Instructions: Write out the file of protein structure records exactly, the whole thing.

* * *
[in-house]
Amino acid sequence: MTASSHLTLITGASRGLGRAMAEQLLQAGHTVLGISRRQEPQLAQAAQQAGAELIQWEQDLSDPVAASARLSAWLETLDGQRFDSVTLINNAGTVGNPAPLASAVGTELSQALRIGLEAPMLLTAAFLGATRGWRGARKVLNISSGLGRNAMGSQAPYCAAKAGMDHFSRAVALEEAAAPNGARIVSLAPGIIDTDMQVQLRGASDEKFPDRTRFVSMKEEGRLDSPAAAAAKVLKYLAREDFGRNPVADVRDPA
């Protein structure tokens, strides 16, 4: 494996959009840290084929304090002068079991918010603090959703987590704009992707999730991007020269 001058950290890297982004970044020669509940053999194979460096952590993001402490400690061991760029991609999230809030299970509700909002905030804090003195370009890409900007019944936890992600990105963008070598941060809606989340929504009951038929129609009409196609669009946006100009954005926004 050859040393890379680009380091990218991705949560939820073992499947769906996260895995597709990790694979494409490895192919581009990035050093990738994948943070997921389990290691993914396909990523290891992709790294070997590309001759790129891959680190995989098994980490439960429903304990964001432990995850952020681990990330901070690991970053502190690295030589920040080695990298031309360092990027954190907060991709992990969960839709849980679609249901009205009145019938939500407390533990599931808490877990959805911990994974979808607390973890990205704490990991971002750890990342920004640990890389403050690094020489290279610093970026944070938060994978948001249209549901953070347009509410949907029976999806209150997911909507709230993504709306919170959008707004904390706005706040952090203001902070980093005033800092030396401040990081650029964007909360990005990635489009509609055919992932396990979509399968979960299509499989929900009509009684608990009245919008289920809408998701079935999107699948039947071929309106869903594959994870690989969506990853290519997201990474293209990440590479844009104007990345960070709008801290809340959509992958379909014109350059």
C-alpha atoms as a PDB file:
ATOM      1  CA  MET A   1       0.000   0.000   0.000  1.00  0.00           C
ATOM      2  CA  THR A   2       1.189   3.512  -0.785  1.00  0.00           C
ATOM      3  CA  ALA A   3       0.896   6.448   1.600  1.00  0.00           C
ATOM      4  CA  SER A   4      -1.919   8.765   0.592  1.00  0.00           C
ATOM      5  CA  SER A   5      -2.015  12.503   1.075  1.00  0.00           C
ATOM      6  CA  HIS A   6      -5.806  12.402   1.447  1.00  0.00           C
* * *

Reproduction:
[in-house]
Amino acid sequence: MTASSHLTLITGASRGLGRAMAEQLLQAGHTVLGISRRQEPQLAQAAQQAGAELIQWEQDLSDPVAASARLSAWLETLDGQRFDSVTLINNAGTVGNPAPLASAVGTELSQALRIGLEAPMLLTAAFLGATRGWRGARKVLNISSGLGRNAMGSQAPYCAAKAGMDHFSRAVALEEAAAPNGARIVSLAPGIIDTDMQVQLRGASDEKFPDRTRFVSMKEEGRLDSPAAAAAKVLKYLAREDFGRNPVADVRDPA
């Protein structure tokens, strides 16, 4: 494996959009840290084929304090002068079991918010603090959703987590704009992707999730991007020269 001058950290890297982004970044020669509940053999194979460096952590993001402490400690061991760029991609999230809030299970509700909002905030804090003195370009890409900007019944936890992600990105963008070598941060809606989340929504009951038929129609009409196609669009946006100009954005926004 050859040393890379680009380091990218991705949560939820073992499947769906996260895995597709990790694979494409490895192919581009990035050093990738994948943070997921389990290691993914396909990523290891992709790294070997590309001759790129891959680190995989098994980490439960429903304990964001432990995850952020681990990330901070690991970053502190690295030589920040080695990298031309360092990027954190907060991709992990969960839709849980679609249901009205009145019938939500407390533990599931808490877990959805911990994974979808607390973890990205704490990991971002750890990342920004640990890389403050690094020489290279610093970026944070938060994978948001249209549901953070347009509410949907029976999806209150997911909507709230993504709306919170959008707004904390706005706040952090203001902070980093005033800092030396401040990081650029964007909360990005990635489009509609055919992932396990979509399968979960299509499989929900009509009684608990009245919008289920809408998701079935999107699948039947071929309106869903594959994870690989969506990853290519997201990474293209990440590479844009104007990345960070709008801290809340959509992958379909014109350059």
C-alpha atoms as a PDB file:
ATOM      1  CA  MET A   1       0.000   0.000   0.000  1.00  0.00           C
ATOM      2  CA  THR A   2       1.189   3.512  -0.785  1.00  0.00           C
ATOM      3  CA  ALA A   3       0.896   6.448   1.600  1.00  0.00           C
ATOM      4  CA  SER A   4      -1.919   8.765   0.592  1.00  0.00           C
ATOM      5  CA  SER A   5      -2.015  12.503   1.075  1.00  0.00           C
ATOM      6  CA  HIS A   6      -5.806  12.402   1.447  1.00  0.00           C